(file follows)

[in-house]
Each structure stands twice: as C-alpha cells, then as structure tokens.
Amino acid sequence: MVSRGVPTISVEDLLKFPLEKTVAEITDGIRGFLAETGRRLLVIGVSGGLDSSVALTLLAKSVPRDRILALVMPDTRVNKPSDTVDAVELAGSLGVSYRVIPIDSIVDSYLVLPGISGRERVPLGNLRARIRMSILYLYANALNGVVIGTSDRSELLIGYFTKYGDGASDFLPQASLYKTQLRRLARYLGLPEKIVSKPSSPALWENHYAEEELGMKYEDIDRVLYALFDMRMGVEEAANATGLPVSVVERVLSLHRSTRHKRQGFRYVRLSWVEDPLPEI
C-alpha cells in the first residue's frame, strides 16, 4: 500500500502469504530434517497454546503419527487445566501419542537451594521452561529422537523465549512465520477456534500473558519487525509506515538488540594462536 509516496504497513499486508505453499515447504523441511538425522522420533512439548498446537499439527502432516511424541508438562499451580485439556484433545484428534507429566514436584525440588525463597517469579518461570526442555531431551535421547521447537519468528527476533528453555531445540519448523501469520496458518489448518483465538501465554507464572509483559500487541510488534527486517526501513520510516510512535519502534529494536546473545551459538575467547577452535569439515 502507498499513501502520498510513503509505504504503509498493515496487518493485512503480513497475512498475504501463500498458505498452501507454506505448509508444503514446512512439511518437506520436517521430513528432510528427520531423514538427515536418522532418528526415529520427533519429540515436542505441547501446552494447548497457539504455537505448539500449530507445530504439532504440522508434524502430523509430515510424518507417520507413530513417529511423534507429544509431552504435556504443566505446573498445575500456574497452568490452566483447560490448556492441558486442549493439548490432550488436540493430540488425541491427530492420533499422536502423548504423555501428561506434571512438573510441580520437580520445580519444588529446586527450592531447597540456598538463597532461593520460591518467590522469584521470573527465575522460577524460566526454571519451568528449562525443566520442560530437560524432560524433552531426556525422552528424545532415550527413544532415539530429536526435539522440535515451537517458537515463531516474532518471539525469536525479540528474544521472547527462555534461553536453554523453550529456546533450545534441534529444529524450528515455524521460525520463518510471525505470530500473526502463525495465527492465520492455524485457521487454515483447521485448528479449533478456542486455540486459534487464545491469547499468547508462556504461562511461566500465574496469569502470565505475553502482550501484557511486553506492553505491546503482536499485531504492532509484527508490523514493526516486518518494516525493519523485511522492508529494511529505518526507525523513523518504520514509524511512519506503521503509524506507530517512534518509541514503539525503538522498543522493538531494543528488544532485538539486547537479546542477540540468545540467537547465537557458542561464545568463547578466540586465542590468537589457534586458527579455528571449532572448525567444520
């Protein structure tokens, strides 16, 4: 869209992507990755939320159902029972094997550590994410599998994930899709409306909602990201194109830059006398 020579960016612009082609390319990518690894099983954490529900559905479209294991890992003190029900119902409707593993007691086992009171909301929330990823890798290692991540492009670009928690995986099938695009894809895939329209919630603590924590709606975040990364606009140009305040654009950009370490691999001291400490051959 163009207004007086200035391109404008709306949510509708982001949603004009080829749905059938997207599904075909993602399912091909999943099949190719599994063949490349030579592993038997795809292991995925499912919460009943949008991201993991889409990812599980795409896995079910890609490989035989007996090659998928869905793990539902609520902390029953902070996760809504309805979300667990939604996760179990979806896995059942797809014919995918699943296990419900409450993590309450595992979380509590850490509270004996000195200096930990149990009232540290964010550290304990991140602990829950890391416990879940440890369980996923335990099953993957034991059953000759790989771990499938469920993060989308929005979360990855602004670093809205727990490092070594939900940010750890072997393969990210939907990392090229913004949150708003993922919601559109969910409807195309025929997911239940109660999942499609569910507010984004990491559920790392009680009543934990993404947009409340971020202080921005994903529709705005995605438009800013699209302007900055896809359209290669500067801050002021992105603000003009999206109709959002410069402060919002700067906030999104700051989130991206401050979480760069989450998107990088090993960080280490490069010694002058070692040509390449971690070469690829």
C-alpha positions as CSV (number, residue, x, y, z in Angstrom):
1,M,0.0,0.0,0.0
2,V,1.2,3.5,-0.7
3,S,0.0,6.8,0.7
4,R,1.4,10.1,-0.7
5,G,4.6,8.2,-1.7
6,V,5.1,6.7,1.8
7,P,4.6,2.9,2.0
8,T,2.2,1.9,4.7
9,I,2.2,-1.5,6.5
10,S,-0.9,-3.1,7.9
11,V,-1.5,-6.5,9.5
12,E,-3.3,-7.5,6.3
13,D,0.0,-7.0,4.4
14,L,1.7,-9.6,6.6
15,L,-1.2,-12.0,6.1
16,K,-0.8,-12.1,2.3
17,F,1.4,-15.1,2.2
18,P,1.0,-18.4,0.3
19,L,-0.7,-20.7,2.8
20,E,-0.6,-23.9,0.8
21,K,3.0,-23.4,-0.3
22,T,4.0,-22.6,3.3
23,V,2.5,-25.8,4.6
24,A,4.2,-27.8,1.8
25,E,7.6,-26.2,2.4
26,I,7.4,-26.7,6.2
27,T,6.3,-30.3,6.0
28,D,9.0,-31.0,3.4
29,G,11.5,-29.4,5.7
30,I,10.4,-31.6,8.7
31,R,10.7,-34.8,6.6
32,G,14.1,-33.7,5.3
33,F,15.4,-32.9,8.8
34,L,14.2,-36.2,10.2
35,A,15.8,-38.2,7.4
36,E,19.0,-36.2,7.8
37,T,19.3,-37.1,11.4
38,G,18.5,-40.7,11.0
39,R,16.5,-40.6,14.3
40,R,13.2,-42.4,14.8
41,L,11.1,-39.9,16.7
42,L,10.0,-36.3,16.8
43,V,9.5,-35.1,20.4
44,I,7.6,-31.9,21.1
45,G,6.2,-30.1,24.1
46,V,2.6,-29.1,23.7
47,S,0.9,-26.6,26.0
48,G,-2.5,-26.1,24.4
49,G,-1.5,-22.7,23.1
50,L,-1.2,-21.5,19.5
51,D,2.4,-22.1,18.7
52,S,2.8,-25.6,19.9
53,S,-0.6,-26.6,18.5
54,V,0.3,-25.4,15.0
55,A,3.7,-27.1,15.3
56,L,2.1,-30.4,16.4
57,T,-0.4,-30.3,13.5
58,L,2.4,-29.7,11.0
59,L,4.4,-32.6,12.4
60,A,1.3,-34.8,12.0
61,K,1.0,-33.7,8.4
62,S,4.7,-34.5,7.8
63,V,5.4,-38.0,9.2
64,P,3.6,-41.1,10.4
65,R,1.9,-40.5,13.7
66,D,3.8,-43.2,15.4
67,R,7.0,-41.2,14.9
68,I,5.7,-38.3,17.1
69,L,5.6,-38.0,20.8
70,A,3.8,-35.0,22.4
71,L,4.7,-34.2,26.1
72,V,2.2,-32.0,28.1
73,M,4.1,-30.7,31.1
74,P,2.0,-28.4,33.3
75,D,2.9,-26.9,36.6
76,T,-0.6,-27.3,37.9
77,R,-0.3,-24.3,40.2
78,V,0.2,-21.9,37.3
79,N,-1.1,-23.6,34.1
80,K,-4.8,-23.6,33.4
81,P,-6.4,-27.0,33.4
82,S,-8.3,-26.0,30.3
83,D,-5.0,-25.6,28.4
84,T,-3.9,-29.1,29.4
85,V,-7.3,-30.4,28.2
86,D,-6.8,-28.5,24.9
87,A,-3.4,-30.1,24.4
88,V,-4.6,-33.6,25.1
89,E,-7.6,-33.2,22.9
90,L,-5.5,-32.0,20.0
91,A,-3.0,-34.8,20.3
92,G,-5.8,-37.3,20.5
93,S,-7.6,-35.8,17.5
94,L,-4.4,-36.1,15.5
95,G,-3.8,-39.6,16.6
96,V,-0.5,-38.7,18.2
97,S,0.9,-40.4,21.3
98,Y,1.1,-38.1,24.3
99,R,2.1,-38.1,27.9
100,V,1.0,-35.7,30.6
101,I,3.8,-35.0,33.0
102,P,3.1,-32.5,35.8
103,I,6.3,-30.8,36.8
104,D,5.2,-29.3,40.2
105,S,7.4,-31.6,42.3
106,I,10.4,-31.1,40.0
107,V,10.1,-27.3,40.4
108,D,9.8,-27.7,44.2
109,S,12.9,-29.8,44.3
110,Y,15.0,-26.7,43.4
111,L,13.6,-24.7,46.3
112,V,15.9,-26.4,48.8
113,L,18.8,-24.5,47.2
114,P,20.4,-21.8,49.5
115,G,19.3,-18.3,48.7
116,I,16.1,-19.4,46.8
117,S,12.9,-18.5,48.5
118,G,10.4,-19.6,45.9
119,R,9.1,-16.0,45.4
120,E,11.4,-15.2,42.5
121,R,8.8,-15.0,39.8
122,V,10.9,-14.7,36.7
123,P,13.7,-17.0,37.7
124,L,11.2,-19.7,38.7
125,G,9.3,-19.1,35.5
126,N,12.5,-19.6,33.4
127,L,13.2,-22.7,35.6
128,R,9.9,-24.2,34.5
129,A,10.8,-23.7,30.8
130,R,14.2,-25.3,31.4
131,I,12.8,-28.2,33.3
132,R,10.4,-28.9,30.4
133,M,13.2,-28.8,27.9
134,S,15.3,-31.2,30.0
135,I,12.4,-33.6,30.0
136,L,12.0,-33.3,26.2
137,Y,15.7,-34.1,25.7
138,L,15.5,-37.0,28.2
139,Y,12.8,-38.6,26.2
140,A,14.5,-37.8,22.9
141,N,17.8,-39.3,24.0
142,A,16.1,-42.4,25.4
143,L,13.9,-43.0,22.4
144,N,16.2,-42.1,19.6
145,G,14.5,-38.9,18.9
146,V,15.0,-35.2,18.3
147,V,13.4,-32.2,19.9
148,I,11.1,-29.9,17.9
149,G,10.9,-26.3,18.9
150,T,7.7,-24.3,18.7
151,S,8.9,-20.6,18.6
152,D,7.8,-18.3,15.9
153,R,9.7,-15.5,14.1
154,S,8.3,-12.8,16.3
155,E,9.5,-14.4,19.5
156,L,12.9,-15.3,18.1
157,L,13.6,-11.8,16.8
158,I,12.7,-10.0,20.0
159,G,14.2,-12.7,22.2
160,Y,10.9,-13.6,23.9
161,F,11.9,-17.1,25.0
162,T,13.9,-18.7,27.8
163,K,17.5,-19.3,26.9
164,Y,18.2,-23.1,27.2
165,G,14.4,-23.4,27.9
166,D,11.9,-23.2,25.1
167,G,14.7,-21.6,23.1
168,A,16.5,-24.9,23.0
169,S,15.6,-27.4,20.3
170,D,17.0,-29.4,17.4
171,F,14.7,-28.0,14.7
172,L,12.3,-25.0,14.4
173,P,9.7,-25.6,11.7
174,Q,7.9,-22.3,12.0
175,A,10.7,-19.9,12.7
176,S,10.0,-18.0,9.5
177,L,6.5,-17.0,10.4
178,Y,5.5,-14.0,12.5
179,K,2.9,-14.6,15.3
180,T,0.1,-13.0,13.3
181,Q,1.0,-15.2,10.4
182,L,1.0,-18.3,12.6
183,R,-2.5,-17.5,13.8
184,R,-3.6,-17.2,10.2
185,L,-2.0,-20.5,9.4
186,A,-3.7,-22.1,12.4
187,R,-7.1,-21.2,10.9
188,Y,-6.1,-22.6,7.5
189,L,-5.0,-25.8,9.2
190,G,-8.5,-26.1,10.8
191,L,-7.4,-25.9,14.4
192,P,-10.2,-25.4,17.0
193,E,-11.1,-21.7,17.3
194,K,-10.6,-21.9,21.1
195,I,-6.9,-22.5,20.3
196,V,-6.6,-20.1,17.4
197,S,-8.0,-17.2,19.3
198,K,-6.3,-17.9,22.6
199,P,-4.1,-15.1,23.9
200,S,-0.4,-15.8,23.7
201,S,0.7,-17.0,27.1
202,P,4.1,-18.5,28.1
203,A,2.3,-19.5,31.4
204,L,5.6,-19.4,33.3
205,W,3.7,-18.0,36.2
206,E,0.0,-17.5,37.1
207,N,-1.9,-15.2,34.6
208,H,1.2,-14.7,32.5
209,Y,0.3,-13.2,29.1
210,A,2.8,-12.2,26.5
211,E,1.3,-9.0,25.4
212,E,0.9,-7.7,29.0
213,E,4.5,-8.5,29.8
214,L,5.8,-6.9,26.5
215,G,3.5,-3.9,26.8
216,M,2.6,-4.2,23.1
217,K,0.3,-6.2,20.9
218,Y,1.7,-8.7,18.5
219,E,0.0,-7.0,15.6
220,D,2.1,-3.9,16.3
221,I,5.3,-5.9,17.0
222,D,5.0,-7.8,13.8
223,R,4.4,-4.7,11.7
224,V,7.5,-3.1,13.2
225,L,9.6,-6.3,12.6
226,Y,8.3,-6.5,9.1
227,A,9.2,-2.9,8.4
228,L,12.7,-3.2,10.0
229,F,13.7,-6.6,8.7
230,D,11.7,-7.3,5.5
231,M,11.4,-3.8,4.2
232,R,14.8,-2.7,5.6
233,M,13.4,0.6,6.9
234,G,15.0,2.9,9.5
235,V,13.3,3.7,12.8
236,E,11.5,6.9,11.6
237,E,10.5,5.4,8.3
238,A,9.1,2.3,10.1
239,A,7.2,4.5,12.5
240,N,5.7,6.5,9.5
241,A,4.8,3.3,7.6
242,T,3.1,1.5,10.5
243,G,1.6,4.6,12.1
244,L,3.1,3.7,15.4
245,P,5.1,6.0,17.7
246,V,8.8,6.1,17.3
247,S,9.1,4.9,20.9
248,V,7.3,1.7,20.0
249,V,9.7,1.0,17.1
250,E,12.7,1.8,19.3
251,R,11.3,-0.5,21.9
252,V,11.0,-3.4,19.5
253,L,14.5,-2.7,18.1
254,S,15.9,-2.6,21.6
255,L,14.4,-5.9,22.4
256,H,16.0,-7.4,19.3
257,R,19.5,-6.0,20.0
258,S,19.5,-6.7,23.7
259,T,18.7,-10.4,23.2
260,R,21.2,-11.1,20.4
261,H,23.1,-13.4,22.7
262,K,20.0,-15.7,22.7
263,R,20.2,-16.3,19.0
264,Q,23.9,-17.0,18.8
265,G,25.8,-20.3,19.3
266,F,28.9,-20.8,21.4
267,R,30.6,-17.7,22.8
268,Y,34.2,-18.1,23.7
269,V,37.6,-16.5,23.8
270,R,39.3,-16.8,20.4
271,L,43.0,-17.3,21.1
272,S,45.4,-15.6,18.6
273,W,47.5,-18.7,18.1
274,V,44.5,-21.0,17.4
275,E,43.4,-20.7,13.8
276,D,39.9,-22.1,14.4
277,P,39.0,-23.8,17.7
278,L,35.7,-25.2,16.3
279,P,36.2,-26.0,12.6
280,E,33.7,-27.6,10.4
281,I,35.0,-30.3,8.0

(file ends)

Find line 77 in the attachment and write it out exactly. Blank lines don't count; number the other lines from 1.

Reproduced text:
71,L,4.7,-34.2,26.1